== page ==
“Dance with me,” Padraic mouthed. Or perhaps he spoke aloud. Ted couldn’t hear over the music.

Padraic suddenly jumped down from the stage and put his hands on Ted’s shoulders. Some of the other audience members grumbled and gasped, but Ted barely heard them. He was entirely focused now on the young man whose eyes drew him in. They moved so smoothly together, as if they had been made to dance with each other.

He forgot he didn’t know how to dance. Forgot how young the other man was. They were the same height, and he saw nothing except those brilliant green eyes.

The song shifted to something with more bass and a slower tempo. Padraic squeezed Ted’s shoulders and gracefully stepped back. “Thank you. You’re a wonderful dancer.”

He leaped back onto the stage, and Ted stumbled, feeling as if the breath had been taken from him. His heart pounded and his arousal rose to a level he hadn’t experienced in years.

He stepped backward, colliding with others as he scrambled away from the stage. He couldn’t believe what he’d done. Dancing with a stripper? Who does that?

Busy, Busy!

Last week was my first week of following the new plans and schedule I’ve set up for 2014.

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So far, so good! I updated this website and the website of my YA pen name Jo Ramsey, I set up a workable promotions schedule, including some new things I hadn’t thought of doing before, and I started on some of the tasks that Mary Muse Charmer suggested during my career consultation with her. I also revised and submitted a new young adult novel.

Even though it was a long and kind of tiring week, I’m feeling really positive about everything I accomplished. The schedule is full but not impossible, and I made sure to build in time to relax and take breaks. Some of the things Mary suggested, like scheduling some of my tweets, is already paying off in new followers and more name visibility for me.

This week, I’ll be starting the final novel in the Real Werewolves Don’t Eat Meat series, which in addition to being the last of that series, will be the last paranormal romance Karenna Colcroft will write. After that, my new pen name Kara Costegan will take over the paranormals. And another of my tasks for the week will be building at least the beginnings of Kara’s website.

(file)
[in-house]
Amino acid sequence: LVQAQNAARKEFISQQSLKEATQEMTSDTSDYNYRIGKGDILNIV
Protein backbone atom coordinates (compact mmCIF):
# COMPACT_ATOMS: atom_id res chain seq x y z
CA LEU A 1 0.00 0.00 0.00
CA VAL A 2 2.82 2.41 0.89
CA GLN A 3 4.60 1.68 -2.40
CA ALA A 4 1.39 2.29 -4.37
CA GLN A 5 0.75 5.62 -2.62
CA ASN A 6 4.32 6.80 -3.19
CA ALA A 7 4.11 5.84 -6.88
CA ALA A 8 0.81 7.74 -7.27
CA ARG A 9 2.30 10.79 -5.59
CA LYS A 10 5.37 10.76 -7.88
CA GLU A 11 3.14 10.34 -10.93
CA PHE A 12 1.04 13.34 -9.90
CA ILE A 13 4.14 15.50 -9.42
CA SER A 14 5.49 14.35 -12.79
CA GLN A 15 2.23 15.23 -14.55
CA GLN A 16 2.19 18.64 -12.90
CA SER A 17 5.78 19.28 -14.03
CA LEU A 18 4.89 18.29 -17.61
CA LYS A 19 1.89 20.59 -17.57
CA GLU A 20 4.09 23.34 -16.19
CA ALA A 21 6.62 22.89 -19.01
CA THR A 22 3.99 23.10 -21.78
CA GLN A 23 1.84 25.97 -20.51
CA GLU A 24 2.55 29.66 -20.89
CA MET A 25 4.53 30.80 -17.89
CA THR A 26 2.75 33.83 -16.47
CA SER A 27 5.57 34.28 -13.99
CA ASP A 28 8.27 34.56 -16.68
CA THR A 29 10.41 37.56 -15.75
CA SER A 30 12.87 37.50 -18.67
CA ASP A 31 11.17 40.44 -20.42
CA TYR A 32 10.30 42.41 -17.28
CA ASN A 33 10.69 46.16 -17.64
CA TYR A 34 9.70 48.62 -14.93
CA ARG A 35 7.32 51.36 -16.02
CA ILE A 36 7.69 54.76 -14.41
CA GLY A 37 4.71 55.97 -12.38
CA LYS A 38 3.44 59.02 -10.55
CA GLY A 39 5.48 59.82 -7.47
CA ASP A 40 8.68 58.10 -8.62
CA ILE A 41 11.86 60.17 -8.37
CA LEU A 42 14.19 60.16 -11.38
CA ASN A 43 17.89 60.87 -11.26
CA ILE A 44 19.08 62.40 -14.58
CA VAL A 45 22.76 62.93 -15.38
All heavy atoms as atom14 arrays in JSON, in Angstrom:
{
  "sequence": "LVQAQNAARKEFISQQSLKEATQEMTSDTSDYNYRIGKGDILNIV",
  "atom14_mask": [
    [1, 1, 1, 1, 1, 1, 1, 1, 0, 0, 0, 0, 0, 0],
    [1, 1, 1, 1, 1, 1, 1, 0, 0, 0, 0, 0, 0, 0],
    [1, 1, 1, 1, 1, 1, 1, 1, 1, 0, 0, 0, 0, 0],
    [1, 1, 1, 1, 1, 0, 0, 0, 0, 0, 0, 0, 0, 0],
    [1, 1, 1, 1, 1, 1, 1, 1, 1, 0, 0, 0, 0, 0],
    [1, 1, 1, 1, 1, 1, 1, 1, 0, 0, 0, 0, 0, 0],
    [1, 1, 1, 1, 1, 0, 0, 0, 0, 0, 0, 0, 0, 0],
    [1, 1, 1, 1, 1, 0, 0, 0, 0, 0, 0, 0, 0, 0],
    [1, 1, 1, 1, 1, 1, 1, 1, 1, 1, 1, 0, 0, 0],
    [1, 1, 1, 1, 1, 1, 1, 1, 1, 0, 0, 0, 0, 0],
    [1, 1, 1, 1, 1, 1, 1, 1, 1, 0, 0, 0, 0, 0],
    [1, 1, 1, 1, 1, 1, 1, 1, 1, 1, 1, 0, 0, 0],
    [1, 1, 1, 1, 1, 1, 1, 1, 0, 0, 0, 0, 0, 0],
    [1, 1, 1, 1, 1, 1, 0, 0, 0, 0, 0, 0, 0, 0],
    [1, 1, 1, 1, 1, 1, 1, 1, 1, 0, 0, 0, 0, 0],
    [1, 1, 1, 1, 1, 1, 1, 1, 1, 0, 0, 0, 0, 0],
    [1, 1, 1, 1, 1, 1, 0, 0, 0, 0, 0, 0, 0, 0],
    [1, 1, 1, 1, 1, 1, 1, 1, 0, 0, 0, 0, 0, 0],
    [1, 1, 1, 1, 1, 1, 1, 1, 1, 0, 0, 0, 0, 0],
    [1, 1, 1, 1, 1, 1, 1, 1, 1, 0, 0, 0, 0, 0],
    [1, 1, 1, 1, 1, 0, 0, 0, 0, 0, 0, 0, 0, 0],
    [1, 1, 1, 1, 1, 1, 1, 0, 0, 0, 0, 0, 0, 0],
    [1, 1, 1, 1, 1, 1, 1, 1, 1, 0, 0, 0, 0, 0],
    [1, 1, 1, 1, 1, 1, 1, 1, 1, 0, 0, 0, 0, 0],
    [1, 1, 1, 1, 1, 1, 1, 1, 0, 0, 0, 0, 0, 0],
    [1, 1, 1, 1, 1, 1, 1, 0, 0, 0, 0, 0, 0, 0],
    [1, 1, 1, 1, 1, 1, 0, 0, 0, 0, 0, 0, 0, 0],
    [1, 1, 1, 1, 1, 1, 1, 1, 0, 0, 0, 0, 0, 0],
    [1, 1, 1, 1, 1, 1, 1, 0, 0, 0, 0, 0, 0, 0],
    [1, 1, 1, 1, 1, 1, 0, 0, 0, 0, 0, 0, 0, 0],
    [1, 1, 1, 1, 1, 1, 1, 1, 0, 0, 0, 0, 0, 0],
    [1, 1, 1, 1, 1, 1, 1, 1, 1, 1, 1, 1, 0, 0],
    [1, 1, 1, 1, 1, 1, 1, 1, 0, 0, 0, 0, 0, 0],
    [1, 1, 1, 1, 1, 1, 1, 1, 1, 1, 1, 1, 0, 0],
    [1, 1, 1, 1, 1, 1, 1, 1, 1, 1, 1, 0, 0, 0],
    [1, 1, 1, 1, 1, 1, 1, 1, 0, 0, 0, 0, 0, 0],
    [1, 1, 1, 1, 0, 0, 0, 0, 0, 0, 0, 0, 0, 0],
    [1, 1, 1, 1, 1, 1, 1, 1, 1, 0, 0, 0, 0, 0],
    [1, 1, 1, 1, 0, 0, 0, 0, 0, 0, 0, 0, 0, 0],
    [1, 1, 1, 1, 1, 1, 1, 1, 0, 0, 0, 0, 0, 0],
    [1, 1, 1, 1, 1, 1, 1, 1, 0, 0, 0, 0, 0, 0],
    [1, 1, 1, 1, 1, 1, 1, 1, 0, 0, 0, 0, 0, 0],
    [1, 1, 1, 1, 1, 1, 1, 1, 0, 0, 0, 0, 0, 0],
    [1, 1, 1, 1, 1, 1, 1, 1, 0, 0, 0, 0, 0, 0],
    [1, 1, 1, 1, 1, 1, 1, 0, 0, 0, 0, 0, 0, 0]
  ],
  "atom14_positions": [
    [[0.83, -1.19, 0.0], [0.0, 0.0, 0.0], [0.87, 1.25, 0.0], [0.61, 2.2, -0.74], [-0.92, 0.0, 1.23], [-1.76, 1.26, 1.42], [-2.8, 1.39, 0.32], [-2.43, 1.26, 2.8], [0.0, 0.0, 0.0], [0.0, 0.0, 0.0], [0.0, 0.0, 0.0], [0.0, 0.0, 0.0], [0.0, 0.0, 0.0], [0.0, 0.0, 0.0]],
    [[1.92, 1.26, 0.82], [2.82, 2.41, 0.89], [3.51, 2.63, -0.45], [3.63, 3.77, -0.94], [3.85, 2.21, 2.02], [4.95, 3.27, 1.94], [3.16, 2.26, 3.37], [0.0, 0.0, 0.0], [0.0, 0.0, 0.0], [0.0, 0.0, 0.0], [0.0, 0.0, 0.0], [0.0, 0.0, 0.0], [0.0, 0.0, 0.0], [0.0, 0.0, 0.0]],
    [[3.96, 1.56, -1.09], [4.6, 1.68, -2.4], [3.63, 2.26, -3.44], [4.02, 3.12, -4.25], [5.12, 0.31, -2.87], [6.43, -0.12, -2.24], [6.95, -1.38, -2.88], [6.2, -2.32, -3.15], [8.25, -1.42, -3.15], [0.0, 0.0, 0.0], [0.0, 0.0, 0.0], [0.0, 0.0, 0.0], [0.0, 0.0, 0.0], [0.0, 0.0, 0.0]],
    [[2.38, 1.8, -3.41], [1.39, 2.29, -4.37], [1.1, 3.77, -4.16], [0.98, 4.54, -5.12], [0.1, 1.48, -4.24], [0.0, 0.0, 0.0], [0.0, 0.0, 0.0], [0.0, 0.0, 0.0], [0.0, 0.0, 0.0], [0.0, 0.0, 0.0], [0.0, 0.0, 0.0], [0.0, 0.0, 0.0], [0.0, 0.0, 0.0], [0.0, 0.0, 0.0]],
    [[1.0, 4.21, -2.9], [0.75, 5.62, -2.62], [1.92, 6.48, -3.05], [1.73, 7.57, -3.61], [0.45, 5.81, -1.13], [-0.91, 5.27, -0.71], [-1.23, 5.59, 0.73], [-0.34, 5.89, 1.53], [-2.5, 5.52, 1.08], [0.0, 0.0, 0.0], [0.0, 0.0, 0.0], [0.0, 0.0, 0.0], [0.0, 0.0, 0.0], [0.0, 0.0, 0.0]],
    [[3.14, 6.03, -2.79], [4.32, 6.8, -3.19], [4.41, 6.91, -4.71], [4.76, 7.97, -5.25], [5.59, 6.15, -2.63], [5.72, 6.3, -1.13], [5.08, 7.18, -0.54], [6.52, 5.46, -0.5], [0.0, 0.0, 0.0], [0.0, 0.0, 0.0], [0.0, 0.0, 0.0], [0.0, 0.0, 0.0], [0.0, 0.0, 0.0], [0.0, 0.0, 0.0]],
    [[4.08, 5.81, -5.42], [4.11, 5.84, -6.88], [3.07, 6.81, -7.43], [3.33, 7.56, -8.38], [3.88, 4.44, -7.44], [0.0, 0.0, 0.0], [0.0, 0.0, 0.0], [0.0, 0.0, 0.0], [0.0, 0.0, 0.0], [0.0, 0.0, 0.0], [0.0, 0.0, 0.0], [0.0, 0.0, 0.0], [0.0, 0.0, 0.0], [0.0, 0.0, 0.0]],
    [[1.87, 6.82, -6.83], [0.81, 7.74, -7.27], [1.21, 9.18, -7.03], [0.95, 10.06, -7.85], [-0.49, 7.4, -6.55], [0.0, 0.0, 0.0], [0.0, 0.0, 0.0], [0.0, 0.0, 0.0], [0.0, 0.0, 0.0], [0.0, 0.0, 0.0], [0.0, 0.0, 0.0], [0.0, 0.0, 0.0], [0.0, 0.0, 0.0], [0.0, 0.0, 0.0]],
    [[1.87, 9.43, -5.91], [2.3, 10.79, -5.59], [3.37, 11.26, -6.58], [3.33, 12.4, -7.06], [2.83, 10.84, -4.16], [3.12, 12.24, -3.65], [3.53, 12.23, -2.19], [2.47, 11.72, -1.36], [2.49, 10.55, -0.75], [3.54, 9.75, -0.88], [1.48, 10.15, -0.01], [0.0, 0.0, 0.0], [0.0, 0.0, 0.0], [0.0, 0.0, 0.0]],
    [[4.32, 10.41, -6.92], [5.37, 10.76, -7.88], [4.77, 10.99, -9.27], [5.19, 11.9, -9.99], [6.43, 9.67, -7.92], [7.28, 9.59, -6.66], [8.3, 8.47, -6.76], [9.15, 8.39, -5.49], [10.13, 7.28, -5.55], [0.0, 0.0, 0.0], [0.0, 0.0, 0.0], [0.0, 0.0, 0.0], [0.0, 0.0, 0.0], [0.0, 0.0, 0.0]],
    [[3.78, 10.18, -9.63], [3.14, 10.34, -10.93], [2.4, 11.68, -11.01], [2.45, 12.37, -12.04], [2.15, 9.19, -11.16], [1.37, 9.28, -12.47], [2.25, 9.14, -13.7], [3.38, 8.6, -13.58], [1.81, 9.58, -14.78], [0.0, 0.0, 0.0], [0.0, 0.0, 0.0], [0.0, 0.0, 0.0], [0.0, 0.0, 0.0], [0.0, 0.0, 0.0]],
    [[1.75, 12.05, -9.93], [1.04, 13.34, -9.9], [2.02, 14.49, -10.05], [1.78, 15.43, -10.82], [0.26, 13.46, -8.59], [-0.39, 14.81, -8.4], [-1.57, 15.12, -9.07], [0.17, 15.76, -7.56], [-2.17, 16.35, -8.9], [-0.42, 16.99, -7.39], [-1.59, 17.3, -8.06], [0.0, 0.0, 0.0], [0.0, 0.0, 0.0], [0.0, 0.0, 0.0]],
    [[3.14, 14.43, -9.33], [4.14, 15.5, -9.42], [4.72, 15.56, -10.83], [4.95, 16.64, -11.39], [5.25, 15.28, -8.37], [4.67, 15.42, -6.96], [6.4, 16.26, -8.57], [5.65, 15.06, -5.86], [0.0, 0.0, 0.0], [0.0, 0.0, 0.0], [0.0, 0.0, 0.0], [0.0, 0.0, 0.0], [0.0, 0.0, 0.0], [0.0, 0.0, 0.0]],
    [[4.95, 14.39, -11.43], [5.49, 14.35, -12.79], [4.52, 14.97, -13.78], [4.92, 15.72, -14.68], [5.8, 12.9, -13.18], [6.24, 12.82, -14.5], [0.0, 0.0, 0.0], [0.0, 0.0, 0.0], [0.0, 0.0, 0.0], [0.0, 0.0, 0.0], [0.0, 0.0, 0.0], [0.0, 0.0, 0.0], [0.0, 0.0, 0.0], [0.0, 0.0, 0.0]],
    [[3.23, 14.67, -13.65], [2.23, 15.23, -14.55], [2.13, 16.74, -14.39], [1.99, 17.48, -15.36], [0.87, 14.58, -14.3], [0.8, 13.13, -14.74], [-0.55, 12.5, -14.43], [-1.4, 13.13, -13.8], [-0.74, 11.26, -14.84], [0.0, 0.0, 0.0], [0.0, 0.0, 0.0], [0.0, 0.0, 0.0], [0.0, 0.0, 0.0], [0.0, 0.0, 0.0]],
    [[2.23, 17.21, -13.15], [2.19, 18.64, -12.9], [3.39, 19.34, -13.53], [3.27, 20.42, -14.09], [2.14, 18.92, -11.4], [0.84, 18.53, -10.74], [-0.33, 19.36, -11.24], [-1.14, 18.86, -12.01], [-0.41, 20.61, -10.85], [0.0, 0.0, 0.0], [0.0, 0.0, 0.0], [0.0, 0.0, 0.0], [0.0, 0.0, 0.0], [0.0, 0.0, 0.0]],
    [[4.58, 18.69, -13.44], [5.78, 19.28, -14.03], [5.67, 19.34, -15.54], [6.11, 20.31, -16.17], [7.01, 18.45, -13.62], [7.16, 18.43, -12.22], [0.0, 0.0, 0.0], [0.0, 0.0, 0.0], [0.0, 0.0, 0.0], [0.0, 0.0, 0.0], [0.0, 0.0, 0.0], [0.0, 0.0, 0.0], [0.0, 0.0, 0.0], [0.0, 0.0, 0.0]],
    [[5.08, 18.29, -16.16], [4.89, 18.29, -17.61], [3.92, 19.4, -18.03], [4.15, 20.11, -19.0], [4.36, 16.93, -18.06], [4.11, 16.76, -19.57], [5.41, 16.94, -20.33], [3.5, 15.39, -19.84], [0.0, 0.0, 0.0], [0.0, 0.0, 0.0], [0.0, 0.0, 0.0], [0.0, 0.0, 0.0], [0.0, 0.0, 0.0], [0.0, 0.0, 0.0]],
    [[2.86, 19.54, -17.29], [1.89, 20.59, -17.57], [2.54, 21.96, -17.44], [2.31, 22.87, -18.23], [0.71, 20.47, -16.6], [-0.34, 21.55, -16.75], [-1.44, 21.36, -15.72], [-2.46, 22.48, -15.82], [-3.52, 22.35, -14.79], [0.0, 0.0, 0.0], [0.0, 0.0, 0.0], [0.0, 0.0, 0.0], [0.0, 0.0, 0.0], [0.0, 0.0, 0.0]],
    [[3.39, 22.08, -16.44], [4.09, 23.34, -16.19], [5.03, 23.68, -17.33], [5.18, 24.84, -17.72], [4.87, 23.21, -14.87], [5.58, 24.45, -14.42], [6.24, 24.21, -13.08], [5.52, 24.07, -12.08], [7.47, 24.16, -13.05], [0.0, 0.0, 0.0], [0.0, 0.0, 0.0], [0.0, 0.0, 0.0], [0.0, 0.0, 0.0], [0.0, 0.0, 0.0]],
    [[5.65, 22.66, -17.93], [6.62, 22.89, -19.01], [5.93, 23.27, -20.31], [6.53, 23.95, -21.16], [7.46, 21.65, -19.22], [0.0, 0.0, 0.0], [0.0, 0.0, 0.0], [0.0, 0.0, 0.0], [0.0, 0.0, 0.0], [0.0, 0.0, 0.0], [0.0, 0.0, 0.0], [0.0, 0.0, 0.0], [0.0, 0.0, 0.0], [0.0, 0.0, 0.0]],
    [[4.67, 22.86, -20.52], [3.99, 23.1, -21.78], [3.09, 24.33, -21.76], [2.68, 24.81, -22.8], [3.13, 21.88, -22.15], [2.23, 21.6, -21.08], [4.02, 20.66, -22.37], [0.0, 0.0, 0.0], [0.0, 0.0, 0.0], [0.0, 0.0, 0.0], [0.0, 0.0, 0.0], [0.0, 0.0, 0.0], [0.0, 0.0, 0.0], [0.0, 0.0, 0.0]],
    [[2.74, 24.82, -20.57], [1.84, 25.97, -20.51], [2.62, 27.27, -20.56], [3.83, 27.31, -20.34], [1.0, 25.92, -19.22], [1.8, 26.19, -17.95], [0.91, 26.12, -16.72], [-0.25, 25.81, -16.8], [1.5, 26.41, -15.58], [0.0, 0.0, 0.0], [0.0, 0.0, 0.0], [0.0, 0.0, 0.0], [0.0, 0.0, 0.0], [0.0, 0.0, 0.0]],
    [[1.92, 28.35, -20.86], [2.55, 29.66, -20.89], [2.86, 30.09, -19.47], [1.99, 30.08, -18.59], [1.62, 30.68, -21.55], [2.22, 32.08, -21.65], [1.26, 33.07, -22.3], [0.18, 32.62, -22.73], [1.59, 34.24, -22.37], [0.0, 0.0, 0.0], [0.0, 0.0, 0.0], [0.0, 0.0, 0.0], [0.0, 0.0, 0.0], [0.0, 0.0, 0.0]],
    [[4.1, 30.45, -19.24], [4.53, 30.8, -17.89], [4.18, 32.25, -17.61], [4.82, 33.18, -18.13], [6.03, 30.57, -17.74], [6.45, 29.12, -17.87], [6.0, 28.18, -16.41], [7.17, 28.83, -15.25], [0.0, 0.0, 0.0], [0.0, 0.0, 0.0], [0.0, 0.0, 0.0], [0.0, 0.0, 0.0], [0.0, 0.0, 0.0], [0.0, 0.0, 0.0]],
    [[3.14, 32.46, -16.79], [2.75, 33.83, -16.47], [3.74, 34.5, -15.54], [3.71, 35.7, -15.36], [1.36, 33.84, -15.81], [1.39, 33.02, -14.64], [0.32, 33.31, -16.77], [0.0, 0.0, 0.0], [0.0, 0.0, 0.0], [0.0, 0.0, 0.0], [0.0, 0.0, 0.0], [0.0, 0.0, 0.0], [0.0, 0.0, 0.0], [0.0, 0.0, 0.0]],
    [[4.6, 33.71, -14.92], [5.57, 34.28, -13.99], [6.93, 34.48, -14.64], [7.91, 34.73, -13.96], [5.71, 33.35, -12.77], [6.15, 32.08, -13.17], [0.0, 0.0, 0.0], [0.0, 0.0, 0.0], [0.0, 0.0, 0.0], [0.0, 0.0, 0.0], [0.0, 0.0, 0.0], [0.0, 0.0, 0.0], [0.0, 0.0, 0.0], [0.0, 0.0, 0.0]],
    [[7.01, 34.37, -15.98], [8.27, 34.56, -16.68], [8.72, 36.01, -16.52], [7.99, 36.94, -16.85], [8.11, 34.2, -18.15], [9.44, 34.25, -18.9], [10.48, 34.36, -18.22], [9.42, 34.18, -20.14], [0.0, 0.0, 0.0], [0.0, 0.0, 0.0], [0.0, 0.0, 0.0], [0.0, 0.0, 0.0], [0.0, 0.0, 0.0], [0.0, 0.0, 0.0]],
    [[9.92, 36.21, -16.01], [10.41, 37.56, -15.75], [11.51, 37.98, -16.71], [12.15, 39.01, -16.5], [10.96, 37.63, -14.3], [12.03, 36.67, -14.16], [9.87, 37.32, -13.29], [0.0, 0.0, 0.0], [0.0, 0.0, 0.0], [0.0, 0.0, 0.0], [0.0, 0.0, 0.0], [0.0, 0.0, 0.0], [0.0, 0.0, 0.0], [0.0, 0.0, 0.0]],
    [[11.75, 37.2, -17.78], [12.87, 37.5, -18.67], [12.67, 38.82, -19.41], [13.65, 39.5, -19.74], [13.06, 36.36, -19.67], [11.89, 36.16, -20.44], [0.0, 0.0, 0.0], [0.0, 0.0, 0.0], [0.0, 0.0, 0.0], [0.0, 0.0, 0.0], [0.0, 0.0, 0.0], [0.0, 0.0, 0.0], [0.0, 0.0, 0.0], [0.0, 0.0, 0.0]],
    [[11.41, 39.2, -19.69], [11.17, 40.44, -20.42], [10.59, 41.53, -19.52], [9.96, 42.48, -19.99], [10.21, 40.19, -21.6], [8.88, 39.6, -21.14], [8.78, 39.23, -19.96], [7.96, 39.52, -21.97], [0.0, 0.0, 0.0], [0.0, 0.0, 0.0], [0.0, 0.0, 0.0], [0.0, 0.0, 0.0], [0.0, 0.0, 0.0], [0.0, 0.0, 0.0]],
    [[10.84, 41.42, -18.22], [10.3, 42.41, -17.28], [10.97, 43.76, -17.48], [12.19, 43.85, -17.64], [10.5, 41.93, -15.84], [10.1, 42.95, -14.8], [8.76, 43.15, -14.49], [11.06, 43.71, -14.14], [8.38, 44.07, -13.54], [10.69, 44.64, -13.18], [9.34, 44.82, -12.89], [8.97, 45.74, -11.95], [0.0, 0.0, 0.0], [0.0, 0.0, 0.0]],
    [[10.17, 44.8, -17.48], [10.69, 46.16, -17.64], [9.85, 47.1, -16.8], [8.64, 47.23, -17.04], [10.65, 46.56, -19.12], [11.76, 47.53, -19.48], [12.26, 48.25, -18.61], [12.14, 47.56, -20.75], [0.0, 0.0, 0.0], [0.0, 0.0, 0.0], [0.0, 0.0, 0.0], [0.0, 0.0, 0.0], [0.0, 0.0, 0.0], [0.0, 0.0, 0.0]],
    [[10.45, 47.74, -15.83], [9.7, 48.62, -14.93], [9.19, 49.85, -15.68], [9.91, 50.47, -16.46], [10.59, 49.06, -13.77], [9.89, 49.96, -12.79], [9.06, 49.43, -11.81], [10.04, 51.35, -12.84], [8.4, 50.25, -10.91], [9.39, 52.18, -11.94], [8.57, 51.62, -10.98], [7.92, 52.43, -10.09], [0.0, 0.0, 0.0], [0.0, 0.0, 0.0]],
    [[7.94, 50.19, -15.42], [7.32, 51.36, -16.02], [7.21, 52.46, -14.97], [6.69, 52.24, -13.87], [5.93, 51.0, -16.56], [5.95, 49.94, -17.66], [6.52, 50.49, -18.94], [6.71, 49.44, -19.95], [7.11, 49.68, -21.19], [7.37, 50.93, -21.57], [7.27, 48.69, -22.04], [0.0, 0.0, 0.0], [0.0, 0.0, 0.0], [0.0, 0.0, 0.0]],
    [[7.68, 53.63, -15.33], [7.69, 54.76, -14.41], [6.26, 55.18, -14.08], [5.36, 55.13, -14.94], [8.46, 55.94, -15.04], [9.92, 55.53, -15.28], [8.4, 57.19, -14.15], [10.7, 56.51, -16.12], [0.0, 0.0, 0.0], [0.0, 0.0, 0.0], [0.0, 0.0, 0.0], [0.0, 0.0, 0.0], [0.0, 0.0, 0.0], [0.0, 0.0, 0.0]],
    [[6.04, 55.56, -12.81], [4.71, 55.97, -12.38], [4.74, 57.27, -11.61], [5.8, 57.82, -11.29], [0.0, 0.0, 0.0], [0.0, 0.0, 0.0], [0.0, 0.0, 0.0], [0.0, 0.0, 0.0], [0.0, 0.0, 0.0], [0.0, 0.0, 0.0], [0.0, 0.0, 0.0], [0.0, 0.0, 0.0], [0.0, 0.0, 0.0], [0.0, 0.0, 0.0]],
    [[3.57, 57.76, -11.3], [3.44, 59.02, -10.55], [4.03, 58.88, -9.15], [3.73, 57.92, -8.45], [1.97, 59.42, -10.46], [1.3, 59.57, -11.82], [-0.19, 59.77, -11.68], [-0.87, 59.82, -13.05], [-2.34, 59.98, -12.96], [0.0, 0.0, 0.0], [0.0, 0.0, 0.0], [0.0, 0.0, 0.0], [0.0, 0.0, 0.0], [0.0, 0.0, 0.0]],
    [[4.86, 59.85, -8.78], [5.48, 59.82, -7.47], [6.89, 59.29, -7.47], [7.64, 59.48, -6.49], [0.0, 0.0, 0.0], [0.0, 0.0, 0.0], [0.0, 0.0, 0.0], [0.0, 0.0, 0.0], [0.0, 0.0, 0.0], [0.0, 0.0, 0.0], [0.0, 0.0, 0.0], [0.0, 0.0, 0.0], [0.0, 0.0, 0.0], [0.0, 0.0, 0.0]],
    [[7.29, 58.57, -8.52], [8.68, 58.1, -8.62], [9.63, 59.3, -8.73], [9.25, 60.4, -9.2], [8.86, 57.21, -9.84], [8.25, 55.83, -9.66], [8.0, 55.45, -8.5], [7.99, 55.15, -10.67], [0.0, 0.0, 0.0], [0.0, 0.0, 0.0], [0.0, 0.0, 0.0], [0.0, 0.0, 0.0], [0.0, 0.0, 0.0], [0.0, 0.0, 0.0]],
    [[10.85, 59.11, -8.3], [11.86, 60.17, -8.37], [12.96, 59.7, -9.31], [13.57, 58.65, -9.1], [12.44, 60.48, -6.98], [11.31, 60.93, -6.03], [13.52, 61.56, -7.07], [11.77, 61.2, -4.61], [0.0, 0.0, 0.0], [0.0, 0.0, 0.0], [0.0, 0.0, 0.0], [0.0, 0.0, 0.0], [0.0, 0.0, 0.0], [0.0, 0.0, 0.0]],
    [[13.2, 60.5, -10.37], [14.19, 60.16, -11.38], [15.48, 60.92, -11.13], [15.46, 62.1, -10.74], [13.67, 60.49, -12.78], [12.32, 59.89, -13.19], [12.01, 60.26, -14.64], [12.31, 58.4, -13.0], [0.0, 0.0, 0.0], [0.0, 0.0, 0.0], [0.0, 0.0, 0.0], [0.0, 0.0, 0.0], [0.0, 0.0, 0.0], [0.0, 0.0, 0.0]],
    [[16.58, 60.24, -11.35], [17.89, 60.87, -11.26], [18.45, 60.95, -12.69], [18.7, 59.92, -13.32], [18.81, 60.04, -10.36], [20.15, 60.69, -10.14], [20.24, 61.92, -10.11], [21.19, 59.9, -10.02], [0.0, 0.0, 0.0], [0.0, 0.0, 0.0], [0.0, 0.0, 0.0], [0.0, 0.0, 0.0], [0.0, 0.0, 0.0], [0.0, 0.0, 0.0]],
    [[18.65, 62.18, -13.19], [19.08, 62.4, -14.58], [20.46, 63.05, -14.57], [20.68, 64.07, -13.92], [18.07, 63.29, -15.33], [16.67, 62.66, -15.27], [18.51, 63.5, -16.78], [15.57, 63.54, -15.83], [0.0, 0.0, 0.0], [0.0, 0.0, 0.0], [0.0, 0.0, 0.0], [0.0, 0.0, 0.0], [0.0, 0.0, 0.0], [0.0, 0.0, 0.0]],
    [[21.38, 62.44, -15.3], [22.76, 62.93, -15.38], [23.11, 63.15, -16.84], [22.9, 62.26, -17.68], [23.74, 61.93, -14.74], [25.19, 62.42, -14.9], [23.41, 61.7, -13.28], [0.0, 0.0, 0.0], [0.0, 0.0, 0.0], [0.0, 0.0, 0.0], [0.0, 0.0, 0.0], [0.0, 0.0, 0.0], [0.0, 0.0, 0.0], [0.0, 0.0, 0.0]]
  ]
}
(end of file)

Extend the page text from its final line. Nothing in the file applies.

Writing is a business, but sometimes even if you’re doing it full time, it’s hard to remember that. But after last week, I’m definitely feeling it and living it, and I can’t wait to see what happens this year!

Teaser Thursday- Midnight Kiss

There’s a saying I’ve heard, something about “the one you kiss at midnight on New Year’s Eve will be in your life forever.” So I wrote a story…

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Charla stood on the corner surrounded by far too many people. She must have been crazy to let Thea talk her into going into Boston for First Night. Dressed in the silver metallic miniskirt, black nylons, and black boots Thea had insisted she wear, along with a too-thin black sweater under the only dressy winter coat she owned, she was freezing.

And there were too many people.

“This is fun!” Beside her, Thea grinned and spread her arms. “Look around! Everyone’s having a great time. No one’s drunk or stupid like at that party we went to last year.”

“Yeah.” Charla was pretty sure the couple to her left were drunk, judging from the way they held each other up. Or else they just liked being draped over each other.

“It’s almost midnight.” Thea held up her smartphone so Charla could see the display. “Twenty minutes to find someone to kiss.”

“I am not kissing a random stranger,” Charla muttered. “I don’t care if it’s New Year’s Eve. I don’t want to kiss anyone.”

“You can kiss me.” Thea laughed. “Yeah, yeah, you aren’t into ladies. More’s the pity. You wouldn’t be having so much trouble finding the right one if you were open to possibilities.”

“I am open to possibilities. Male ones.” Charla rolled her eyes. Thea was cheerfully bisexual and had been trying to talk Charla into “jumping the fence,” as she put it, for years. It was all friendly teasing, but tonight it rubbed Charla the wrong way.

She was straight, her boyfriend of three years had dumped her just before Christmas, and the last thing she wanted to do was kiss someone. Anyone. Even if it was tradition.

“I should have stayed home.” She leaned against a trash can and sighed. She wasn’t having a good time. It was her own damn fault, of course. She could have faked smiles and enjoyment until it felt real. She could have decided Ian could go fuck himself because she deserved better anyway.